Deadspin/Slate: The Effect of Eliminating Kickoffs

The guys at Deadspin and Slate asked me to write up how Goodell's suggestion that kickoffs be replaced by punts would affect the game.

Here's the Slate link. Here's the Deadspin link.

...With proposed rule changes like these, I ask myself, "What if things had always been this way? Would we want to change from that to the way things are now?" If football didn't have the extra point—an odd play that's meaningless to game outcomes 99.9 percent of the time—would we want to invent one? Probably not.

In this case, if we'd always started the game with a punt, would we want to invent the kickoff? It's not so clear. With the yard line of the kickoff now at the 35 and as placekickers continue their trend of booting the ball farther, it won't be long before every kickoff is a touchback. The kickoff might soon become like the extra point—a boring formality...

I strongly recommend Keith's post on the subject too.

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12 Responses to “Deadspin/Slate: The Effect of Eliminating Kickoffs”

  1. Owen says:

    I wrote a similar comment at Football Outsiders, but I think that penalties would have a much greater impact under the new format. There are a number of reasons for this, the biggest being that with a kickoff, a penalty alone cannot force the receiving team to relinquish possession. Under the new format, any personal foul would effectively result in a loss of possession as it would give the kicking team a first down.

  2. Brian Burke says:

    Good point.

  3. Anonymous says:

    Of course, the penalty rules could be tweaked to avoid that result in this unique situation. E.g., 15-yard penalties would be something less (14?), and no automatic first downs.

  4. SlackerInc says:

    I kind of like the new proposal; but then I'm one of those who'd like to either get rid of PATs or push them back to make them "missable" (at least twenty percent of the time, say).

    Something else about kickoffs I've been noticing this year more than I ever recall seeing before: returners making ill-fated decisions to bring them out of the end zone and getting stuck short of the 20 (in one recent game it was horribly short, like the 8). Is this really up this year? And given that returning a kick also risks a turnover, has there been an attempt to quantify how often (if ever) returners should be taking the ball out of the end zone rather than taking a knee?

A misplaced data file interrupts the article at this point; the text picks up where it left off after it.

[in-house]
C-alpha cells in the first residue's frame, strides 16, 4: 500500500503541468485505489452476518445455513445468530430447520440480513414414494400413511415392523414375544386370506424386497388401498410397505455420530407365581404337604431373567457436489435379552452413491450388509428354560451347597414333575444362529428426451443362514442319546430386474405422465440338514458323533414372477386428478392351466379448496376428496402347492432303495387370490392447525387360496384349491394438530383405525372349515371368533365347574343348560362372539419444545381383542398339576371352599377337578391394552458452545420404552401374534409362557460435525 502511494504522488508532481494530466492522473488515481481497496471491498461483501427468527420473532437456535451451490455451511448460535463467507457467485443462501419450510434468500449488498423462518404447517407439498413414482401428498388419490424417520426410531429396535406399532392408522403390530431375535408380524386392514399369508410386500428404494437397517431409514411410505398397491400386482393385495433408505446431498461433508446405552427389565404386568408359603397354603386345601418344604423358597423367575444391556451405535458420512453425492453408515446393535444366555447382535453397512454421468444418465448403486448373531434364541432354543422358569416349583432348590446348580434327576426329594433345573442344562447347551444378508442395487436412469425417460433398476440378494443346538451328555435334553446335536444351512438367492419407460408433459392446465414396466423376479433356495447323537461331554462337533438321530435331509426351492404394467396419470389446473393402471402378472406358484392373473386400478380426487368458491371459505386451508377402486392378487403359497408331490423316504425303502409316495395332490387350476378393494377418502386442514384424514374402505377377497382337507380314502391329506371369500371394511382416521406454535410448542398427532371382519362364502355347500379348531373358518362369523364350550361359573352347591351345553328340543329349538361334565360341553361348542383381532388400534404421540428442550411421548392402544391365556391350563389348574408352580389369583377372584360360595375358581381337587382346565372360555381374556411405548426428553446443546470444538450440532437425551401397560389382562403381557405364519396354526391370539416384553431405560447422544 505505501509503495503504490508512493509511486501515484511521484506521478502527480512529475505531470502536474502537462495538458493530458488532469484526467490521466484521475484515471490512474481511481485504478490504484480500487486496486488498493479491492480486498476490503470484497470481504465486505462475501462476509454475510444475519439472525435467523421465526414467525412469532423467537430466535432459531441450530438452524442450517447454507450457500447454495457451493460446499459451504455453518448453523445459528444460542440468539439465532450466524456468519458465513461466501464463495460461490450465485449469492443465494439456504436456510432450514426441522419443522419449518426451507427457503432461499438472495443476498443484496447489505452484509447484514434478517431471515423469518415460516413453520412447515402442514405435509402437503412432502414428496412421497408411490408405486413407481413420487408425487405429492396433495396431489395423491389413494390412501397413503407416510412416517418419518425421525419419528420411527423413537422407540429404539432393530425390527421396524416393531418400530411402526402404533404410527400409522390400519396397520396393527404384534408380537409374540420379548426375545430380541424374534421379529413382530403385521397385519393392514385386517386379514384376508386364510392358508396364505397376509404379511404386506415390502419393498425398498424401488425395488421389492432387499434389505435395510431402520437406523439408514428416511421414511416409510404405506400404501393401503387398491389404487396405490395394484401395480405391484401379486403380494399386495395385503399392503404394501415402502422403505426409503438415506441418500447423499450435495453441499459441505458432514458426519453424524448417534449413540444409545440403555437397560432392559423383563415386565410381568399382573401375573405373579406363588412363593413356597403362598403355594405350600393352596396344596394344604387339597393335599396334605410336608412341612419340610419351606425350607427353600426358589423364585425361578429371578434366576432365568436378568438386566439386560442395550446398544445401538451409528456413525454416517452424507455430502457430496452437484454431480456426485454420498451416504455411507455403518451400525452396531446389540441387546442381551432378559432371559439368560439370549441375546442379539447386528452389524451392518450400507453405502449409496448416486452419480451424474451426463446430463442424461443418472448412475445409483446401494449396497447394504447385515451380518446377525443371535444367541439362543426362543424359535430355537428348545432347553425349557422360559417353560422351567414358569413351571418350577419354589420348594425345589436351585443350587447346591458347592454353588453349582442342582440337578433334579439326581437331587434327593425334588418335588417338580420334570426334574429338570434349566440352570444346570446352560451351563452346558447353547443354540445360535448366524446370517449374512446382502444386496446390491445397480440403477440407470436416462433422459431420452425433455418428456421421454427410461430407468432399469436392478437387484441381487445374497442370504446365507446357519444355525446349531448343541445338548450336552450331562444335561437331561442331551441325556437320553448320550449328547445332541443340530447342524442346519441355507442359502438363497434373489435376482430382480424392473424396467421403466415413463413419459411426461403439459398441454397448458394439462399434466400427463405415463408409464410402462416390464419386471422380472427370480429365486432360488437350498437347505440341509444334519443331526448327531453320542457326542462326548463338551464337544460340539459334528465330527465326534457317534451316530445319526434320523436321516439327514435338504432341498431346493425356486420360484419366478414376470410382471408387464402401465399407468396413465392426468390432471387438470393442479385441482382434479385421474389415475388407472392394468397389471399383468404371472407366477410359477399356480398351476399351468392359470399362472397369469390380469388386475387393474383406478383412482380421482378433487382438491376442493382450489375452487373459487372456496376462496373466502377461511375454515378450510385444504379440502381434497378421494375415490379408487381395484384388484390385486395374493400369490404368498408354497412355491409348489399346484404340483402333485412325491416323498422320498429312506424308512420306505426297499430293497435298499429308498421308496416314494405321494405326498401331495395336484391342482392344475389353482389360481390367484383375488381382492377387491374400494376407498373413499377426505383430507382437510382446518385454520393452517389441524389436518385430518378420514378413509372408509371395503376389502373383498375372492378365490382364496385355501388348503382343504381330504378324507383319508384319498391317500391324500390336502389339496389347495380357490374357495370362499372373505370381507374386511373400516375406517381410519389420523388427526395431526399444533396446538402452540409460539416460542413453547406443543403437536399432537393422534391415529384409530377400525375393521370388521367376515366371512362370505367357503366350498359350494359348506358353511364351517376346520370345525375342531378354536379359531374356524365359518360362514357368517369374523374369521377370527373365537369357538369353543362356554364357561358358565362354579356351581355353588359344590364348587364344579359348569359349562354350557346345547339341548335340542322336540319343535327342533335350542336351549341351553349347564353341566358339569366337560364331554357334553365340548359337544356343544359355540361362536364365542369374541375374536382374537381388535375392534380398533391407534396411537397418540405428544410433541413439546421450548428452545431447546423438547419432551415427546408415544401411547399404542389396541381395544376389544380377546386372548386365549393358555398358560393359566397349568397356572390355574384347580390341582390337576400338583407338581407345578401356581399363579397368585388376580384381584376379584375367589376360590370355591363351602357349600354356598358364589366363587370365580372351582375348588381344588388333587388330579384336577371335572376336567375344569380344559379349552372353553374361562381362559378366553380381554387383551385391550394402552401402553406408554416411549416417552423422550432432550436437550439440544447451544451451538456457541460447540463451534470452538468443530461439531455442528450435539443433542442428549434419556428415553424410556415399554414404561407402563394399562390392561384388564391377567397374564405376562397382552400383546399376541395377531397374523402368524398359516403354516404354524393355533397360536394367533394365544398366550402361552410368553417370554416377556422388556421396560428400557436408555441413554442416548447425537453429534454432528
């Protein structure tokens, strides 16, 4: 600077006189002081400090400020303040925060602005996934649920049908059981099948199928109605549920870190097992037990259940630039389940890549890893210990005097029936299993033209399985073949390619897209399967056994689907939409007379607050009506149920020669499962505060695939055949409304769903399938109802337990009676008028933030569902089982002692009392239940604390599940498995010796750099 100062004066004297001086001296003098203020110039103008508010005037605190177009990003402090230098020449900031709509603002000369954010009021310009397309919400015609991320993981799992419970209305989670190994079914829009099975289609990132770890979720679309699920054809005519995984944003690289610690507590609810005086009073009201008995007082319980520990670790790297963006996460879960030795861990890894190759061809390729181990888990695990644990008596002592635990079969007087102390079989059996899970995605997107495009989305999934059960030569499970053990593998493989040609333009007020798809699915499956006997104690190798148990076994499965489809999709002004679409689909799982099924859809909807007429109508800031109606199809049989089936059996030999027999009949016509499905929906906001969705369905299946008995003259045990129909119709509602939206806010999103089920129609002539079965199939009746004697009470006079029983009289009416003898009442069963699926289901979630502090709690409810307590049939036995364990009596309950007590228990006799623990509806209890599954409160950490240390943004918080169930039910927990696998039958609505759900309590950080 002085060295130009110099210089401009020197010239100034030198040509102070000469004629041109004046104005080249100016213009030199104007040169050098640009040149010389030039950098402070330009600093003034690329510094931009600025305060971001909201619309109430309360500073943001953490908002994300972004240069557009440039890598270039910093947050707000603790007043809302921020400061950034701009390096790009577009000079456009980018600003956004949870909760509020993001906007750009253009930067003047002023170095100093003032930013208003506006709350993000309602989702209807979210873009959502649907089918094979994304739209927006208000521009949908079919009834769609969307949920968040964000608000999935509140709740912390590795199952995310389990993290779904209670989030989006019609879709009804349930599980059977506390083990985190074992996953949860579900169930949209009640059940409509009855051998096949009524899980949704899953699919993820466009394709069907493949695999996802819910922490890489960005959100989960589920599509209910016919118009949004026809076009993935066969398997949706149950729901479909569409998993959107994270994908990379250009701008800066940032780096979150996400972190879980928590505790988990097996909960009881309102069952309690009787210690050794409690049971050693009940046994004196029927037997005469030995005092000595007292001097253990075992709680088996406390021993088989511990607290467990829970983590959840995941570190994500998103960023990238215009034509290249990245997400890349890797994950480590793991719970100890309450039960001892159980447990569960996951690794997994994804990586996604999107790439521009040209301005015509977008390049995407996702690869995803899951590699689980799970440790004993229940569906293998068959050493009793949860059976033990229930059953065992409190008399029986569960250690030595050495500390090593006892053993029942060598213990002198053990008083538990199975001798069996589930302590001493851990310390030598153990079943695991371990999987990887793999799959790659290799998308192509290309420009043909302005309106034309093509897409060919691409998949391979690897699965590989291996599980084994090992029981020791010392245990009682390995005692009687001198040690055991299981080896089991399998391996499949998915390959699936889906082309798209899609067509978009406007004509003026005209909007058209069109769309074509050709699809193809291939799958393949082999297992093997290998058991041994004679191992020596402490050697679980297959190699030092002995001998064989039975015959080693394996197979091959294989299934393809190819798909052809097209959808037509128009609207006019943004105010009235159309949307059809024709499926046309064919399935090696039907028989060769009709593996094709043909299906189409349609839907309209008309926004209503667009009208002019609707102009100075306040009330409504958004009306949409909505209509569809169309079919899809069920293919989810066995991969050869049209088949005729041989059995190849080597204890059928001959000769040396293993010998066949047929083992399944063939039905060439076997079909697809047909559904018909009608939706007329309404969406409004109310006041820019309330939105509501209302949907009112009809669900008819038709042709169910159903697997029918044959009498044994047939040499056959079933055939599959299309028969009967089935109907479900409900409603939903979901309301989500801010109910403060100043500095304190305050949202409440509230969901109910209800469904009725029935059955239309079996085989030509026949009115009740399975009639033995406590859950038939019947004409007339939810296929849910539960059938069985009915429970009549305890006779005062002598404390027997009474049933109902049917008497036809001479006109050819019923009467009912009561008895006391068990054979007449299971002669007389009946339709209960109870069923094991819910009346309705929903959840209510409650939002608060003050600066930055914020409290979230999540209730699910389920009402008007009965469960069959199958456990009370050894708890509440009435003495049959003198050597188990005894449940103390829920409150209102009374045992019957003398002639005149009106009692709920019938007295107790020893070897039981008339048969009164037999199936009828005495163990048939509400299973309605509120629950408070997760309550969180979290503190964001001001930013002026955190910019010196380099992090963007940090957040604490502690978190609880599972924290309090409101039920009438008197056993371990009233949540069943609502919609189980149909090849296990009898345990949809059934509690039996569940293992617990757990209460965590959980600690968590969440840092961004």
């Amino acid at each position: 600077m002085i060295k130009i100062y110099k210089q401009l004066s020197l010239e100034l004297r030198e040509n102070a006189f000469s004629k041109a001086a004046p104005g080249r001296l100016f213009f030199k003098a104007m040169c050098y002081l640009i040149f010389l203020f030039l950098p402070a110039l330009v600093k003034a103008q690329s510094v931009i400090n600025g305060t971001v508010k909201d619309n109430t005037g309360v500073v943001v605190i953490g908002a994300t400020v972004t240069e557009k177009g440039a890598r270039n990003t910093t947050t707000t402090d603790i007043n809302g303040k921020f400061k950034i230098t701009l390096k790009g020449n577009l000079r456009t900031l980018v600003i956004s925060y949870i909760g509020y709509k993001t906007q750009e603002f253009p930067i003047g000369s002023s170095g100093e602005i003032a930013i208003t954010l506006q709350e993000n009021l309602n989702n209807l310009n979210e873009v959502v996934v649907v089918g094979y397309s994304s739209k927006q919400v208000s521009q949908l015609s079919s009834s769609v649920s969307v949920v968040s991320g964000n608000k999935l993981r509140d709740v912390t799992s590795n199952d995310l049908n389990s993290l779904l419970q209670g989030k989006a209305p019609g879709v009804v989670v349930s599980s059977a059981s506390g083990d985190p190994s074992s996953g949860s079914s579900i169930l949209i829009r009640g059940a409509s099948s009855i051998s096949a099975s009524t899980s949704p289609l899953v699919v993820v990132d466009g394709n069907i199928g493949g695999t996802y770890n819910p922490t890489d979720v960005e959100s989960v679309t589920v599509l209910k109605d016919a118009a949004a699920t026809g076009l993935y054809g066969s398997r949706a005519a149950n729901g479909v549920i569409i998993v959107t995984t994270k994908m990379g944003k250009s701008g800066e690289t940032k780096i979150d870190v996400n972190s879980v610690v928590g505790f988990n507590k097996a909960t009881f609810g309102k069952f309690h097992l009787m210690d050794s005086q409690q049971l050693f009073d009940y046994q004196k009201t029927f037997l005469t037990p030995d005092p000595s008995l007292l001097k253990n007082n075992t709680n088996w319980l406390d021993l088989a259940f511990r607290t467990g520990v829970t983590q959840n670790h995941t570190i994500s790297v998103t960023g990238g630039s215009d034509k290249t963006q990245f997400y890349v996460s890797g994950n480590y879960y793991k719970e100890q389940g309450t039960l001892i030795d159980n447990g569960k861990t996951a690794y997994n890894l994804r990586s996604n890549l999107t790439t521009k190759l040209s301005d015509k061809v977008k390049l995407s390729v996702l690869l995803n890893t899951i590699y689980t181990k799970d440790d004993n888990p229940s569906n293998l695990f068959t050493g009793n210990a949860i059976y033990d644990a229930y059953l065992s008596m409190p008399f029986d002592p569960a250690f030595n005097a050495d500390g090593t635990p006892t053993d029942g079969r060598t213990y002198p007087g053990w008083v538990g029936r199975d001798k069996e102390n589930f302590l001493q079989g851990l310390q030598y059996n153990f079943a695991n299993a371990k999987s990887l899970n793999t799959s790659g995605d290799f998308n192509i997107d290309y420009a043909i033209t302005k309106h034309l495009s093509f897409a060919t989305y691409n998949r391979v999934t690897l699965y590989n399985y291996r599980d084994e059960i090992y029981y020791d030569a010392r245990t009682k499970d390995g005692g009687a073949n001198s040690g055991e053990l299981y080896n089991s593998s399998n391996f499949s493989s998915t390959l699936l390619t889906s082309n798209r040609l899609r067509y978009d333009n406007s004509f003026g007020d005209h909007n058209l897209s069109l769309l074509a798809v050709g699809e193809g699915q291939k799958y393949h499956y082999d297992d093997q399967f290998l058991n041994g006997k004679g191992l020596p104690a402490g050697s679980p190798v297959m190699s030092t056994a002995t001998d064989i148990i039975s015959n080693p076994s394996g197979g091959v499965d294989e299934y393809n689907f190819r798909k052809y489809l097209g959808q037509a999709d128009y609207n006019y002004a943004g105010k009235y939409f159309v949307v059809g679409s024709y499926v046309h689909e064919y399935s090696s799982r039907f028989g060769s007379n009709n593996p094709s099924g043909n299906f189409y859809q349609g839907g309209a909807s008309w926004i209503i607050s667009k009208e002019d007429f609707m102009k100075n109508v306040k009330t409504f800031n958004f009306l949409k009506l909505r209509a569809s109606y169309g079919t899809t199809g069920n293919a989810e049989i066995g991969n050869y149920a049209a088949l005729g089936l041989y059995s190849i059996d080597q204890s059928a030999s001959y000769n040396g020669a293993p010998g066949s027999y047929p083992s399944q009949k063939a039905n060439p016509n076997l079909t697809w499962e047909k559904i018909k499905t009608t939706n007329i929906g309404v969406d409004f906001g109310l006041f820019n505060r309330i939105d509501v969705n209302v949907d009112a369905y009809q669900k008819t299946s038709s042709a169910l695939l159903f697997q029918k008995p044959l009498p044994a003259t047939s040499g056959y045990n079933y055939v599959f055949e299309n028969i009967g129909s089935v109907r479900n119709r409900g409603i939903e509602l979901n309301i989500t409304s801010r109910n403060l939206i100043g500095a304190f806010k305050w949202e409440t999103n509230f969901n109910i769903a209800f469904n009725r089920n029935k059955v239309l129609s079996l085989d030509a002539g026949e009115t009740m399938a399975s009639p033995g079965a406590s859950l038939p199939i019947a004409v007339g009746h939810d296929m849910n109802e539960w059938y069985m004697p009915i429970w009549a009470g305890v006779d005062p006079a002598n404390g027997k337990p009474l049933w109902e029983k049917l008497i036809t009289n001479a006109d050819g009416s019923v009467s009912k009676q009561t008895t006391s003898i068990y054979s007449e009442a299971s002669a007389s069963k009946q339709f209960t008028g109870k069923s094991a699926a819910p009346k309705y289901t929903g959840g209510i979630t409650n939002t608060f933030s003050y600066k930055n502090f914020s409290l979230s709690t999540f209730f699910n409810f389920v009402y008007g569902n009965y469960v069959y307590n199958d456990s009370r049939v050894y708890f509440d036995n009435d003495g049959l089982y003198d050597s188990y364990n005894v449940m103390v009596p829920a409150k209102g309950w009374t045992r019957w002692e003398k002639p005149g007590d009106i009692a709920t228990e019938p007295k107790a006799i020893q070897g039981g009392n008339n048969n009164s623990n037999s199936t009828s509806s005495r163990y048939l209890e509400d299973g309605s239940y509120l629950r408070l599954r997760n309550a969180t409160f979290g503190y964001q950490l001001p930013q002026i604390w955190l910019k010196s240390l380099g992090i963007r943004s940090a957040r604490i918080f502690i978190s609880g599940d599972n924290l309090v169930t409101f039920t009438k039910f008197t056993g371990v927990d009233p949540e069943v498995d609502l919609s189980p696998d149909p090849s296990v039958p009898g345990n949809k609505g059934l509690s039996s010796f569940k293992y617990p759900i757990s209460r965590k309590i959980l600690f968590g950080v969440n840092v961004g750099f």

5. James says:

    Alan, here you go:

  6. SlackerInc says:

    Ask and I shall receive! That was quick--thanks, James.

    Interesting that the author was getting the same gut feeling I did in terms of noticing a lot of returners getting stuffed inside the 20. But apparently, statistically speaking, they should not be kneeling more even when fielding the kick near the back of the end zone.

    Outside of the brute statistics, though, I do still wonder if some of those returners should be able to *see* that it's a bad situation and let discretion be the better part of valour. Off topic musing for this site, though, I suppose.

  7. Anonymous says:

    There is more to analyzing this suggestion than just comparison between converting 4th and 15 and onside kick success. For example, consider timing. When does the clock start? On a kickoff the clock starts when the ball is touched by an member of the receiving team in the field of play.
    For the suggested change,if the clock starts when the ball is hiked, the receiving team loses about 5 seconds or more (could be critical at end of game). If the clock starts under the kickoff rules, then when does it start if there is a fake punt?
    On an onside kick, the team that's trying the onside kick loses a couple of second at most. If they have to run a normal play, they probably lose 10 or more seconds if successful.

  8. Nate says:

    I wonder how this plan would interact with the new overtime rules. The initial kick-off is currently not considered to be a possession for the kicking team, but a fourth and 15 really ought to be.

    > For the suggested change,if the clock starts when the ball is
    > hiked, the receiving team loses about 5 seconds or more (could be
    > critical at end of game).

    It could easily be more than that. Depending on the way the rules are written, the 'kicking' team could plausibly run the ball back to its own end zone for an intentional safety and trade 10 seconds for 2 points.

  9. Anonymous says:

    I think 15 yards is too much. If the defense can sit back too much, knowing the kick is inevitable, then this is basically a punt after safety. Is there that much difference between that and a kickoff (as far as injury expectations are concerned)?

  10. Anonymous says:

    I also would love to see them get rid of the PAT

    I think the old WFL rule would be fantastic, 7 points for a touchdown, and a chance for one point with the "action point" for an 8th point...this would also downgrade the value of field goals making even 4th and goal at the 5 a no brainer go for it, it is a potential 8 points virus 3

    one man's opinion

  11. Anonymous says:

    according to wikipedia under WFL, the nfl had action points for pre-season 1968, but I can't find any preseason boxscores for that season

  12. Anonymous says:

    one last not closure to the 1968 nfl rule experiment

    Houston, 1968: Houston Oilers 9, Washington Redskins 3. Before the World Football League invented the “action point,” NFL and AFL owners voted to experiment with the “pressure point” in all 1968 interleague exhibitions. Extra points could not be kicked, and running or passing the conversion was worth 1 point rather than2, making the pressure point a hybrid of both leagues’ rules. Houston’s Willie Campbell failed in the first attempt to score a pressure point, in what was also the first game in a domed stadium, the Astrodome.

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